Fergus English teacher earns National Board Certification

Jessica Vallincourt becomes first Lewistown teacher to gain NBC
Doreen Heintz
Special to the News-Argus
Tuesday, April 6, 2021
Article Image Alt Text

Jessica Vallincourt

Jessica Vallincourt, a ninth- and eleventh-grade English teacher at Fergus High School, recently joined the ranks of teachers throughout the U.S. to have gained National Board Certification. Vallincourt, who finished the vigorous process of earning her NBC, joined nine other teachers in Montana who recently gained their certification.
According to the Montana Professional Teaching Foundation, which administers the program in Montana, the state now has 164 National Board Certified Teachers. Vallincourt is the first teacher in the Lewistown School District to gain her certification.
“Earning National Board Certification is a crowning achievement,” said MPTF Chair Amanda Curtis. “The nine professional educators deserve congratulations for their incredible feat they’ve accomplished. These educators have dedicated their lives to providing their students the best education in America, and Montana families are grateful to them.”
“Jessica is an incredible teacher - I could sit in her class all day,” said Lewistown School Superintendent Thom Peck. “The NBC demands that teachers self-reflect and evaluate their own teaching techniques. It is very rigorous, and I love that it is very practical, based on practices and techniques used in the classroom and not theoretical based.”
Achieving National Board Certification is not an easy venture. Educators can take up to five years to achieve certification in their area of expertise. There are four components to the certification process – content knowledge, differentiation of instruction, teaching practice and learning environment, and effective and reflective practitioner.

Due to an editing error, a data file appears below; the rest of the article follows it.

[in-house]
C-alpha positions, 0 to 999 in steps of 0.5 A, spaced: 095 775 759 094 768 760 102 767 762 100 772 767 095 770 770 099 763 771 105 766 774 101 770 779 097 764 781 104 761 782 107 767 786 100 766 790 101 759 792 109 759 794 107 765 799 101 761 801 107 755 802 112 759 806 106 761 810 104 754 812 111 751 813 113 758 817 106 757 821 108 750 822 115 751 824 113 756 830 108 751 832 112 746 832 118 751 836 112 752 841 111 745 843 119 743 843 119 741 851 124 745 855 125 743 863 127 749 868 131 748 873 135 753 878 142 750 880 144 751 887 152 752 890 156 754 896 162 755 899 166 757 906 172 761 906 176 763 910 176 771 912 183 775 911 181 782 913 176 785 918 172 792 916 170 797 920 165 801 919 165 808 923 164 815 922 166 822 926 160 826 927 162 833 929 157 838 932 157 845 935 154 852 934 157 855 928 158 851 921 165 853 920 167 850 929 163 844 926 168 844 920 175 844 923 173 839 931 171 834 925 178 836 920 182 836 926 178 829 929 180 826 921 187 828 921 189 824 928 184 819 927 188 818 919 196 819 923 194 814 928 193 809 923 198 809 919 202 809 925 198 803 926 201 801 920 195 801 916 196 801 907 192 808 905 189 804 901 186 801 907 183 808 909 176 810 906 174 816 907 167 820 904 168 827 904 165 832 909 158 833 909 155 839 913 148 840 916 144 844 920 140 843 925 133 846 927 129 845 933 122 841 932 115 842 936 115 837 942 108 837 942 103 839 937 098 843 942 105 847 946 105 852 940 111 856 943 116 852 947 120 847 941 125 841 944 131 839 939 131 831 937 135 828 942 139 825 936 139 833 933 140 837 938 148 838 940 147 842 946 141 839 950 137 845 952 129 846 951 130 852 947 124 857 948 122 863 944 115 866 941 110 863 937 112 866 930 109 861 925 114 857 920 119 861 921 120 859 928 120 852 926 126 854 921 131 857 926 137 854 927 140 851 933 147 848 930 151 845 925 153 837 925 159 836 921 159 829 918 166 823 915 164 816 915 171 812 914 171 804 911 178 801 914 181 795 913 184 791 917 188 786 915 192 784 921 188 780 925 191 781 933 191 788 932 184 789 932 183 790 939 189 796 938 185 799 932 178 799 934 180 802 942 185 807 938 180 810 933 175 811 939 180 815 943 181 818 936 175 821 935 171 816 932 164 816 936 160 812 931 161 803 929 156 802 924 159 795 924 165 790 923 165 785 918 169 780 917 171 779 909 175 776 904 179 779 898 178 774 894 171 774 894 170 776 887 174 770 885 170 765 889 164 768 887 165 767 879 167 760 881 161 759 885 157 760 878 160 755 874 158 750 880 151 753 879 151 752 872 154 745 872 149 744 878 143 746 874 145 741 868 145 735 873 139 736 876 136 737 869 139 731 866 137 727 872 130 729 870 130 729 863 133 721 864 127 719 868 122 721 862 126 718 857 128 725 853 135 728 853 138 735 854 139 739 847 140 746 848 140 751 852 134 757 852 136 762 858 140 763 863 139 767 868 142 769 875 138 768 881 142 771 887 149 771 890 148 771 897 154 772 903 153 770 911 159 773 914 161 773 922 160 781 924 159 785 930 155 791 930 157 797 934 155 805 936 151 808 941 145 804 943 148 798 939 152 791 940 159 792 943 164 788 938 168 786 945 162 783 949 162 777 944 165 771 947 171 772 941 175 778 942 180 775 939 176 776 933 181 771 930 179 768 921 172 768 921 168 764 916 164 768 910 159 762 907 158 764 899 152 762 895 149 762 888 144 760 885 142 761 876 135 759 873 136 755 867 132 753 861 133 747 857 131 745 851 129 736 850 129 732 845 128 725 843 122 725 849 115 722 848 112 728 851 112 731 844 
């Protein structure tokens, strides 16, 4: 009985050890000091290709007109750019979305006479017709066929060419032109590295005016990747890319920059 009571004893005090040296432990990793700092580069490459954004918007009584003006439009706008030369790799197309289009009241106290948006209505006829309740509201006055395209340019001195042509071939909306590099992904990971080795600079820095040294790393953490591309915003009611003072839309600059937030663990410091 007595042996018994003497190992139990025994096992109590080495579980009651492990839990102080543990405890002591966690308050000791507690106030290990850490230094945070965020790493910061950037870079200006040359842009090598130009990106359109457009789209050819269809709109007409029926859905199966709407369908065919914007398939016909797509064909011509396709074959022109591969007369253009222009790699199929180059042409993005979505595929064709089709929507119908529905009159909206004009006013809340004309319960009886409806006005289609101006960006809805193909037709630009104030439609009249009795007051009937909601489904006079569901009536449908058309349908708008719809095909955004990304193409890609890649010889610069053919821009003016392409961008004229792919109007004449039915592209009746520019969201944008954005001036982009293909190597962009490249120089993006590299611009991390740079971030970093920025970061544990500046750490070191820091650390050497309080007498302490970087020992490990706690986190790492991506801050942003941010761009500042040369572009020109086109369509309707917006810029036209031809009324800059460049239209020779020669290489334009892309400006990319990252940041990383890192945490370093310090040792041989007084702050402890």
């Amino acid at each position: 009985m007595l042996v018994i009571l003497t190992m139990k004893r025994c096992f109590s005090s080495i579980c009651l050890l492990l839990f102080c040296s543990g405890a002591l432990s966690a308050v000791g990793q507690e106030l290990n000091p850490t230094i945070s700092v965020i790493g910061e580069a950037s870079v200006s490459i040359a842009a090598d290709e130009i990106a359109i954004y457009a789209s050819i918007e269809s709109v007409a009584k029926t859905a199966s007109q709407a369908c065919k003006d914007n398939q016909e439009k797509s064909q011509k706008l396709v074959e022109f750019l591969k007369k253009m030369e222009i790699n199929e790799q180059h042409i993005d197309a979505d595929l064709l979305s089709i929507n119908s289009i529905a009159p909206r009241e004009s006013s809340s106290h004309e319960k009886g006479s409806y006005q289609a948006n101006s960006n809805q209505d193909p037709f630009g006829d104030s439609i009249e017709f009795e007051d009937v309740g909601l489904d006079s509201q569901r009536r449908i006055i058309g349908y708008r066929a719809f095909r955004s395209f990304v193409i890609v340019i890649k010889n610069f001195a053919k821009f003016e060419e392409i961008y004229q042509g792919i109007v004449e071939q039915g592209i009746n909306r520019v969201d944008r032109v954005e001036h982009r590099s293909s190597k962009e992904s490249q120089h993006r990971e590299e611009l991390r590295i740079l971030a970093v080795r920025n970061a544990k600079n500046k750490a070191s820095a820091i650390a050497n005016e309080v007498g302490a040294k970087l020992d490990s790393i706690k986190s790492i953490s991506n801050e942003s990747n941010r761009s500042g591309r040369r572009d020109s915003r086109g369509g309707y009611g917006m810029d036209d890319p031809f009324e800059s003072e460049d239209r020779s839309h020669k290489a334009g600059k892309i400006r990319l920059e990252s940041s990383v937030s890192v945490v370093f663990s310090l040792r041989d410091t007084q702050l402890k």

A teacher must register for the NBC and must meet several prerequisites to begin the certification. A teacher must complete three years of successful teaching in one or more early childhood, elementary, middle or secondary schools before they are eligible to begin the rigors of becoming nationally certified. There is a $75 nonrefundable fee to register for the program. There is then a $475 payment for each component. It does not matter the order in which a teacher completes each component.
“I completed the content knowledge component last though it’s technically the first component,” said Vallincourt.

Vallincourt began NBC
after completing her
Master’s Degree
“I was credentialed in California, and in California, National Board Certification is the next development step for a teacher after she completes her master’s program. I always knew I was going to pursue National Board Certification; it was just a matter of when,” said Vallincourt, who is in her ninth year of teaching in Lewistown.
Vallincourt came to Montana from California when she married her husband, Noah. Noah and Jessica have a 4-year old girl named Noelle and an 8-month old boy named Beckett.